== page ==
Where did And Per Se come from?
The ampersand, also known as the and sign, is a logogram representing the conjunction “and”. It originated as a ligature of the letters et—Latin for “and”.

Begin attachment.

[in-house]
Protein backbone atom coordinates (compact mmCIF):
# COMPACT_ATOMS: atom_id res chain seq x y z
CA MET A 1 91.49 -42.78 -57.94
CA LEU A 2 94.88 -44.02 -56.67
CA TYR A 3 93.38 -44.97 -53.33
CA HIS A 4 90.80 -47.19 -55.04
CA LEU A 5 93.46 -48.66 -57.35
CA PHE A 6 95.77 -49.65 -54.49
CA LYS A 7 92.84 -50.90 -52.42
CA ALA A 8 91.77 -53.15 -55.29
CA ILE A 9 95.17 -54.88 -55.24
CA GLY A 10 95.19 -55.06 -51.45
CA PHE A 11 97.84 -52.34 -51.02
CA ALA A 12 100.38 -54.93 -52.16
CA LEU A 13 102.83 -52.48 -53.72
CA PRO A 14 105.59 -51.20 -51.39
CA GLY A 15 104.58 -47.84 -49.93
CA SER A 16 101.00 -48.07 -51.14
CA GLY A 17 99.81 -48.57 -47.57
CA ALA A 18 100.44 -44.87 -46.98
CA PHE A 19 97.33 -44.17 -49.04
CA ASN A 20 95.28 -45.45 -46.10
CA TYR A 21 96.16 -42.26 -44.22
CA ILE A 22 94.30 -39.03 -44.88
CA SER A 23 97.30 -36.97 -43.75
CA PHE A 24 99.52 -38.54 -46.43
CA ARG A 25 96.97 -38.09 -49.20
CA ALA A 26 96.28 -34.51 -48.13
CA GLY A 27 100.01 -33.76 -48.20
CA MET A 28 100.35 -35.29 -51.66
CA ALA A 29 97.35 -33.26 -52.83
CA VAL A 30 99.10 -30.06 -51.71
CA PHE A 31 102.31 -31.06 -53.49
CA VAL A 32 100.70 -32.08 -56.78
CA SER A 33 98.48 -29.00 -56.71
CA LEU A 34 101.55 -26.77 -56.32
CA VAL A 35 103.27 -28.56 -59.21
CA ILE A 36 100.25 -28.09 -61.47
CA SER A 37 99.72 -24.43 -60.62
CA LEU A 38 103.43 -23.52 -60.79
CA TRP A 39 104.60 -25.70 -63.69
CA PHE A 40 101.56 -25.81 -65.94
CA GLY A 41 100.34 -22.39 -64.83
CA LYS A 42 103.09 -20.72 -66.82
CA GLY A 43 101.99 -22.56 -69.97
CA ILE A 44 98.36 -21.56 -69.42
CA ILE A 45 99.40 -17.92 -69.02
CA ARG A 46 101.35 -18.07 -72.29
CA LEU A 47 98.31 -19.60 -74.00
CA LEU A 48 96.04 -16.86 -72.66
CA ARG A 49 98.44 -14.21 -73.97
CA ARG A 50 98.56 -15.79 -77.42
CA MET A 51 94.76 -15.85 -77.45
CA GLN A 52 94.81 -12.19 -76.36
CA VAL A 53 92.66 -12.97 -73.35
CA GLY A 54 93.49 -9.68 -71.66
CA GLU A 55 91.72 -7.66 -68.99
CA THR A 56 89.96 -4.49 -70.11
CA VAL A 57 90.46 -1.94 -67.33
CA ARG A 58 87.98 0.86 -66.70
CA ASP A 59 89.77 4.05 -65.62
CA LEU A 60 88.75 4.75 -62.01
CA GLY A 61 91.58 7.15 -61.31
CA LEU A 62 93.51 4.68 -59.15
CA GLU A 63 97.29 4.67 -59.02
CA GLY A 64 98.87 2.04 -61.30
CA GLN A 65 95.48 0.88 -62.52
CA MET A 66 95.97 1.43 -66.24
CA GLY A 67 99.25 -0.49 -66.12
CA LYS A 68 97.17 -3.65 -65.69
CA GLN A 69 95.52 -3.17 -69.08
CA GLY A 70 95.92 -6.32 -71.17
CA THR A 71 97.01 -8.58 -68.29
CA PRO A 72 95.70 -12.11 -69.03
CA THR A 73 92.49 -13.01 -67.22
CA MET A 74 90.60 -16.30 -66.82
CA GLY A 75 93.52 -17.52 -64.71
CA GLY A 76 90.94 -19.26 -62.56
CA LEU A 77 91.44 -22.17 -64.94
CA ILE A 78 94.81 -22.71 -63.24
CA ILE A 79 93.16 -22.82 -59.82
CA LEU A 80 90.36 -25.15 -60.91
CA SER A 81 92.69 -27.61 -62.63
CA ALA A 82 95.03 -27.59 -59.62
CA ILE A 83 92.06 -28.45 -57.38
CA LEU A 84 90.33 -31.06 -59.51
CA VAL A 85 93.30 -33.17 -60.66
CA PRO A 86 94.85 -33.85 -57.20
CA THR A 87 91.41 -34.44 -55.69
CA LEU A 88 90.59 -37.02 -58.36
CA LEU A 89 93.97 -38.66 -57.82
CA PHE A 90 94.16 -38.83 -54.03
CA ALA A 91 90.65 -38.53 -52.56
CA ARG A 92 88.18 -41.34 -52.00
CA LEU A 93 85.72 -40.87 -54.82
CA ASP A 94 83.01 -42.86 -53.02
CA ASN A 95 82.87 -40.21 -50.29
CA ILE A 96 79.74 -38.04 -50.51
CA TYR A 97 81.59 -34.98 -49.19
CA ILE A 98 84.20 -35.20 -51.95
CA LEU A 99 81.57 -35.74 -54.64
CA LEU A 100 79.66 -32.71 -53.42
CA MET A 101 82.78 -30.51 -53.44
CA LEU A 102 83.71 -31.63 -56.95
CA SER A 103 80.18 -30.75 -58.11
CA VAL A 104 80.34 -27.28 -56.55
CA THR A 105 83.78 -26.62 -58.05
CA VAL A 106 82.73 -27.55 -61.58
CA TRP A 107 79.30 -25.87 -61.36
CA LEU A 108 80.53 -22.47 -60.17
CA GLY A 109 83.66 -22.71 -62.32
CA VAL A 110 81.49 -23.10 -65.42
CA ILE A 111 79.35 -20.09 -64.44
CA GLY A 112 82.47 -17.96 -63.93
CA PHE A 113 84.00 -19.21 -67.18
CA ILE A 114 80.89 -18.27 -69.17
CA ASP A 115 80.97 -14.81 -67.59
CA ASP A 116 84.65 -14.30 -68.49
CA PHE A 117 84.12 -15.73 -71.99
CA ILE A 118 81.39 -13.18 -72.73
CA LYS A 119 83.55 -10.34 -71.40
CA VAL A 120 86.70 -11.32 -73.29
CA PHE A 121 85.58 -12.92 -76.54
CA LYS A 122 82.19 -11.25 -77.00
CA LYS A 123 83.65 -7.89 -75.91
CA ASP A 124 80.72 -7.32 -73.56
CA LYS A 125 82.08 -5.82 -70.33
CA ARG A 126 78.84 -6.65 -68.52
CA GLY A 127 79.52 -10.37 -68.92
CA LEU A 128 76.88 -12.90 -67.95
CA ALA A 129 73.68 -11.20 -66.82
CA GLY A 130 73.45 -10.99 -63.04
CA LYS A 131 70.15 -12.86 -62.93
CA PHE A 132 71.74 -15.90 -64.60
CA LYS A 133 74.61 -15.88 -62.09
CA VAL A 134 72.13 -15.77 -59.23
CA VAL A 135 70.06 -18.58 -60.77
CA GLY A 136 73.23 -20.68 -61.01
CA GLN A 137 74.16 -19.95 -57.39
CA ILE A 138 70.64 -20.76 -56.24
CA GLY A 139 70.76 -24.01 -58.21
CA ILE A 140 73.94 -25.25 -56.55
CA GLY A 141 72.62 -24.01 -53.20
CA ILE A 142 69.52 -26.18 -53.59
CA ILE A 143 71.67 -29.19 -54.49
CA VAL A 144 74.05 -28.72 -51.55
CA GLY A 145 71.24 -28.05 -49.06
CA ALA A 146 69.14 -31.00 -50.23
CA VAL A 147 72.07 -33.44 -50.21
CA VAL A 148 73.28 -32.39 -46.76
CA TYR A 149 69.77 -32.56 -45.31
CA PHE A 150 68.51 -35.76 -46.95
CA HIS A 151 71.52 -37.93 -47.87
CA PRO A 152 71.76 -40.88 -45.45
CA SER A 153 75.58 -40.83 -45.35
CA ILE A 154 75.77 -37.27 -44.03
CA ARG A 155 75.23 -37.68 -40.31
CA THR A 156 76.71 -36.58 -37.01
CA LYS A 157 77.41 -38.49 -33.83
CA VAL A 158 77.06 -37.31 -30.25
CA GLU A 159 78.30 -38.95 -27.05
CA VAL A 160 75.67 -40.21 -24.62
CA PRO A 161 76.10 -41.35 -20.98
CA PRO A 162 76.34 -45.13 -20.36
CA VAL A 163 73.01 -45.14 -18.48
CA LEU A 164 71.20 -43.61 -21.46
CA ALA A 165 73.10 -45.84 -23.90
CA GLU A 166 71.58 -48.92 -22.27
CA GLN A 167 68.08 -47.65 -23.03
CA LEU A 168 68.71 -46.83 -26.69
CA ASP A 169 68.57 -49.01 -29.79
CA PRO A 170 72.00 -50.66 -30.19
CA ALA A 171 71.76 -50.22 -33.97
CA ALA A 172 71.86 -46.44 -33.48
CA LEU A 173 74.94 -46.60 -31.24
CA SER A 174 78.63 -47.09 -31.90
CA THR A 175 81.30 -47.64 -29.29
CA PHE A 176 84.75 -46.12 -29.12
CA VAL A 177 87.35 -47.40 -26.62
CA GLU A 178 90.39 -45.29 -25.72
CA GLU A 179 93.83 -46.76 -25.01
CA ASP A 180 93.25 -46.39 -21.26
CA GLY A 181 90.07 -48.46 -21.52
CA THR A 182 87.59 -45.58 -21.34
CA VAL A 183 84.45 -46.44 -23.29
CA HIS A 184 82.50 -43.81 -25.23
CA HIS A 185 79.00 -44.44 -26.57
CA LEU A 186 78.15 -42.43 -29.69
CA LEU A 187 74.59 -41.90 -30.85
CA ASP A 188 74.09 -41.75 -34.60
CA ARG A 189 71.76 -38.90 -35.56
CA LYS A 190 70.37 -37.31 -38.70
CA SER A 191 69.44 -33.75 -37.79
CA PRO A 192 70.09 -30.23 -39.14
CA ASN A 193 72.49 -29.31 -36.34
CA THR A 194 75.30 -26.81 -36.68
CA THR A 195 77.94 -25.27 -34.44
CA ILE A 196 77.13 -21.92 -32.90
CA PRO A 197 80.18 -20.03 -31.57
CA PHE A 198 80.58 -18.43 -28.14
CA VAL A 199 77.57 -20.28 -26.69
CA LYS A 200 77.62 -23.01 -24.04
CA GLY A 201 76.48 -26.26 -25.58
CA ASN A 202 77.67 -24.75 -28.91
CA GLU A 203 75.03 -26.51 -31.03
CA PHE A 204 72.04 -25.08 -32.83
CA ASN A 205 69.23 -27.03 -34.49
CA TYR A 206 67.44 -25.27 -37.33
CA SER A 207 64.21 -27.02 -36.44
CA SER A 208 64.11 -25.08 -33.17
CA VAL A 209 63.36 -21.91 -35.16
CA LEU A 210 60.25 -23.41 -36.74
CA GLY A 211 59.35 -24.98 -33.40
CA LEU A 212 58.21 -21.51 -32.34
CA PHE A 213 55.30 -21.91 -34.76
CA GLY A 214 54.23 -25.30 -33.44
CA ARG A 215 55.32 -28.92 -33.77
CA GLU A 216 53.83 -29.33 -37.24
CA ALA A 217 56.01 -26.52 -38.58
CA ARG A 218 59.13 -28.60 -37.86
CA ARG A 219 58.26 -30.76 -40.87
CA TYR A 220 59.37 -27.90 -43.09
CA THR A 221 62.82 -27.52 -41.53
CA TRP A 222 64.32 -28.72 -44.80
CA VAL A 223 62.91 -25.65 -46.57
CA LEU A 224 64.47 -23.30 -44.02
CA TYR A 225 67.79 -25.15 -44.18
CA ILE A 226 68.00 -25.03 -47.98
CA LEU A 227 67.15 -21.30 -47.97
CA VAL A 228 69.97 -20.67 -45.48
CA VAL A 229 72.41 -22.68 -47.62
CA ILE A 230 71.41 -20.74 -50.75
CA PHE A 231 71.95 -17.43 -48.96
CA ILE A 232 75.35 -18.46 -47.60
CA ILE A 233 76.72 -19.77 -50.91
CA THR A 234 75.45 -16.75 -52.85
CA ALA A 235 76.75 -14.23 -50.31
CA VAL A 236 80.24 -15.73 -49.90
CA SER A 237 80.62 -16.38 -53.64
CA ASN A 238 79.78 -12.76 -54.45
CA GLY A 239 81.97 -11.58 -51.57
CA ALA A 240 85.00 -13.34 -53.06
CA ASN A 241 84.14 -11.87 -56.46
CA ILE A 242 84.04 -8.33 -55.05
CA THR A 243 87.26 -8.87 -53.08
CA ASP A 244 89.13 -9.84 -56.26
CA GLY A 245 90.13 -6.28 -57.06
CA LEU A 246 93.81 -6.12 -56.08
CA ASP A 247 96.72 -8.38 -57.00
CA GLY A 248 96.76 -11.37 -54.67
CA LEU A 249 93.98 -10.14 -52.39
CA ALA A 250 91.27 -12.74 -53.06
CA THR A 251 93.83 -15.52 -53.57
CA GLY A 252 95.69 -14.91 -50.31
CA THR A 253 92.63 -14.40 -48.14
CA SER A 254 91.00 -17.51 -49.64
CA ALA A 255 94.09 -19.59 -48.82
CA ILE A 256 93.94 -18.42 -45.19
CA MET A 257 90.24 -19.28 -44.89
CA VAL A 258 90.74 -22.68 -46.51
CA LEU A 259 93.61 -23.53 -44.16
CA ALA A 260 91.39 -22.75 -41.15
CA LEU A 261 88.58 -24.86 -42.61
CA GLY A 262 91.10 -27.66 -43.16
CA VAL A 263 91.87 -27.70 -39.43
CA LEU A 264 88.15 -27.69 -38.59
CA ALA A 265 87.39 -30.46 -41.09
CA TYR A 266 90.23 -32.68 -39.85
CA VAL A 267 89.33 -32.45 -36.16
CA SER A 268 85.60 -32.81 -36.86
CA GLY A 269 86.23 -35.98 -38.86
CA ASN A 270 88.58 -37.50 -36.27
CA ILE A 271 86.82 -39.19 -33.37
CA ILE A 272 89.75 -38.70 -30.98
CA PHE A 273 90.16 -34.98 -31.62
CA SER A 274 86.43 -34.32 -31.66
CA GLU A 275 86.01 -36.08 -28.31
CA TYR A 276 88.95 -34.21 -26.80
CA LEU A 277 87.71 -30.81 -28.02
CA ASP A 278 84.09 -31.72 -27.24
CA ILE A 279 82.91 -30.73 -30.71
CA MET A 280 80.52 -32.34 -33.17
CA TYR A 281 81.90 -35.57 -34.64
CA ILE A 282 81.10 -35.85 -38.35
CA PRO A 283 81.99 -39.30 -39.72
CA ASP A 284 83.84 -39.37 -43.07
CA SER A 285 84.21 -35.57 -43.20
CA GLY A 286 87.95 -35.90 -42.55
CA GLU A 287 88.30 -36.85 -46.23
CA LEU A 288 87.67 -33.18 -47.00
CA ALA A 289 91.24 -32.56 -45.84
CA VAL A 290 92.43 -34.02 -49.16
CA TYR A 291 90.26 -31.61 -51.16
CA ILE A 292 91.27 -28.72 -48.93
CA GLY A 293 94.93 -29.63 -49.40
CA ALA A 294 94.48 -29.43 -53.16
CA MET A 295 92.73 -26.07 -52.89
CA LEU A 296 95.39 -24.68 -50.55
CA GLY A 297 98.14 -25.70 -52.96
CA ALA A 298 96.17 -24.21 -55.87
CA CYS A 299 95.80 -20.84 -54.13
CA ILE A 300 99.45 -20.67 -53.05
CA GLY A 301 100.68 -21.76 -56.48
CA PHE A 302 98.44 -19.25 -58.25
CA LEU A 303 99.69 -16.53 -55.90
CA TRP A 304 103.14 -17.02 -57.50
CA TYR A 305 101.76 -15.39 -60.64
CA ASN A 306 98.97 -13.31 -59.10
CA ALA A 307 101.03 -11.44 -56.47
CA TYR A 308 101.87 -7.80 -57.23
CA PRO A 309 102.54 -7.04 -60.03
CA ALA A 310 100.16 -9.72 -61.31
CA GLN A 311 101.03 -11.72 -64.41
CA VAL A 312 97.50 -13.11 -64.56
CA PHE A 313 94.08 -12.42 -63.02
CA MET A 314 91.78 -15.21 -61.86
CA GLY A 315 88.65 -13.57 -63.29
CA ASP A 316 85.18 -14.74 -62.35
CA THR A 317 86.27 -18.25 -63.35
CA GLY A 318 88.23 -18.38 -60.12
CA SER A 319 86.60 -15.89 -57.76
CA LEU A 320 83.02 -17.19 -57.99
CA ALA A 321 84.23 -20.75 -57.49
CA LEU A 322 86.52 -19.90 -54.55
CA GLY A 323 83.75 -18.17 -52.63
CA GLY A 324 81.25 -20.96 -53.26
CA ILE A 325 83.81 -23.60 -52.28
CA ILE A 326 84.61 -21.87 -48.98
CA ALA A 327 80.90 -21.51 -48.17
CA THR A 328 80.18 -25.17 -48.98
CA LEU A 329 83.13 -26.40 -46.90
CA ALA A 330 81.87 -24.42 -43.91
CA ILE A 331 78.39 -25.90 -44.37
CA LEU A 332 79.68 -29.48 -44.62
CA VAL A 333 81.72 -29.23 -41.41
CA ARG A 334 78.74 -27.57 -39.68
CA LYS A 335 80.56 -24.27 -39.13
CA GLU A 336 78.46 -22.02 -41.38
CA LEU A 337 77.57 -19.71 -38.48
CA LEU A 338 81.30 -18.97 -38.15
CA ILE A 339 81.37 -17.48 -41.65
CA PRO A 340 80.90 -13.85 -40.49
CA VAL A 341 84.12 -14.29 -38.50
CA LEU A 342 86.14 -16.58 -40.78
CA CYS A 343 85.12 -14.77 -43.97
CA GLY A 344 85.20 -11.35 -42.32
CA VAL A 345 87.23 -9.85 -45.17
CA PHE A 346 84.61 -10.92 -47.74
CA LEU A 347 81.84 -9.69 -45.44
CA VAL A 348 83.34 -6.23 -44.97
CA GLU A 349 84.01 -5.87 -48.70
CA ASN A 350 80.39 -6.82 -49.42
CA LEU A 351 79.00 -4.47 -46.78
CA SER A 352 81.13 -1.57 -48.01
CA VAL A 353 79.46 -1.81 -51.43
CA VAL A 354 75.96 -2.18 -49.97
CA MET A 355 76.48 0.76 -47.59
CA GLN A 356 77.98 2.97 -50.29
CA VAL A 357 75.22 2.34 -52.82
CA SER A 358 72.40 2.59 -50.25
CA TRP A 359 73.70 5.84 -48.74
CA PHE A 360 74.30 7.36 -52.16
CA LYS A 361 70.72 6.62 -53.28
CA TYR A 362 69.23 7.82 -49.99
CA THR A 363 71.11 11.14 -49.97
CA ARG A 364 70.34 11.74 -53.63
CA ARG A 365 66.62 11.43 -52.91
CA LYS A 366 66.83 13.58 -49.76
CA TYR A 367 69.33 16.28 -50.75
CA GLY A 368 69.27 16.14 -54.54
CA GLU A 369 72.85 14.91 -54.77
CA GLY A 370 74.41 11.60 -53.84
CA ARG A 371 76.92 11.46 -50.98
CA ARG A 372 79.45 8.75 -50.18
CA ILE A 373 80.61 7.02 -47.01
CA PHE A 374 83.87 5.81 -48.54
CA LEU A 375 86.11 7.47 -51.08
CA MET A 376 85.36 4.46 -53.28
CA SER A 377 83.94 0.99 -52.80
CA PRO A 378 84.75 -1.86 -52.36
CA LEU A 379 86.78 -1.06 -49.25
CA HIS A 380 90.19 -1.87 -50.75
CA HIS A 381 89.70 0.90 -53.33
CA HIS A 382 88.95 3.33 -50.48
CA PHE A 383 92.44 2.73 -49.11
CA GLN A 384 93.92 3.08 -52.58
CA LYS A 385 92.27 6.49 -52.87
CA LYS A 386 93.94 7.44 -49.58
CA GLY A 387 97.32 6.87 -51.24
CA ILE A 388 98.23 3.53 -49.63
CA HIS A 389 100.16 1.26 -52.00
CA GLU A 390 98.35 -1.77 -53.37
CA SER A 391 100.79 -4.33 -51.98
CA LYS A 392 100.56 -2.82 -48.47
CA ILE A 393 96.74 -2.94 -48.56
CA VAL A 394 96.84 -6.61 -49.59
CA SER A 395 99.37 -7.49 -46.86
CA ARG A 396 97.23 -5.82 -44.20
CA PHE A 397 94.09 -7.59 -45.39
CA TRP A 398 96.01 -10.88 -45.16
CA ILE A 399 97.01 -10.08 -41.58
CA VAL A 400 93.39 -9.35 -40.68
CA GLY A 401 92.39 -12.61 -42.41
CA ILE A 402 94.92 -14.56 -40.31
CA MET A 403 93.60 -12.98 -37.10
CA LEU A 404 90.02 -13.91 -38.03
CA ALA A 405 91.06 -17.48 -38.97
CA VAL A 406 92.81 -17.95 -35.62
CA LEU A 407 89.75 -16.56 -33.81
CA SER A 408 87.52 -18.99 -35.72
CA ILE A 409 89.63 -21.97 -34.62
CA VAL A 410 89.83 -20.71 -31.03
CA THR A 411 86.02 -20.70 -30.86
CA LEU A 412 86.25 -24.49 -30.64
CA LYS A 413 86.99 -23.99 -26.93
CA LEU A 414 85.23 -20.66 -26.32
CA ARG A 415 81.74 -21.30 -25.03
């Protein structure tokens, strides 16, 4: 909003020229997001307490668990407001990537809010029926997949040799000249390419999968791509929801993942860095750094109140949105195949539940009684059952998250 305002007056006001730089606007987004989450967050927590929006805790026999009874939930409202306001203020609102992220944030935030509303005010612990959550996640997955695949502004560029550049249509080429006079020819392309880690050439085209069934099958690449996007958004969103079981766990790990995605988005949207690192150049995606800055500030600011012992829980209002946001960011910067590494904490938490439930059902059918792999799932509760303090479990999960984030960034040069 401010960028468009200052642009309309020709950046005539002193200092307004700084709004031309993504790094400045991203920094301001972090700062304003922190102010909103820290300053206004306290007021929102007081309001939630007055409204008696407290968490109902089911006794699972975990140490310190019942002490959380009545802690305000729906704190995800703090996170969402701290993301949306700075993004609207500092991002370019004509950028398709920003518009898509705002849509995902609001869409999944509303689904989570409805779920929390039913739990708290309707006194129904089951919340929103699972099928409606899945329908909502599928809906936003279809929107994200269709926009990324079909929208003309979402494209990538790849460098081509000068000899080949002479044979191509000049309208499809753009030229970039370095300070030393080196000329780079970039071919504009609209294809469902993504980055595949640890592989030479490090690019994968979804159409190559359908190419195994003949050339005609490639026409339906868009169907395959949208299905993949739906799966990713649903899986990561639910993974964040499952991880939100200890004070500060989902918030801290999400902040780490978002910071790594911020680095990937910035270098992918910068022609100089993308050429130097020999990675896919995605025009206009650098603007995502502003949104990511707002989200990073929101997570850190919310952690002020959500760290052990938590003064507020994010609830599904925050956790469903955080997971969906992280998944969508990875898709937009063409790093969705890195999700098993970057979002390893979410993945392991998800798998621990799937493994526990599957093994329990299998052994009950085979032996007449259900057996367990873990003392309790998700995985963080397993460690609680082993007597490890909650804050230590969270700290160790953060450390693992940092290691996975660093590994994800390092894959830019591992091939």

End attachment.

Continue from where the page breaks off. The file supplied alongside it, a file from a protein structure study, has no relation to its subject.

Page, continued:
Traditionally, when reciting the alphabet in English-speaking schools it was common practice to add the & sign at the end of the alphabet as if it were the 27th letter, pronounced as the Latin et or later in English as and. As a result, the recitation of the alphabet would end in “X, Y, Z, and per se and”. This last phrase was routinely slurred to “ampersand” and the term had entered common English usage by 1837.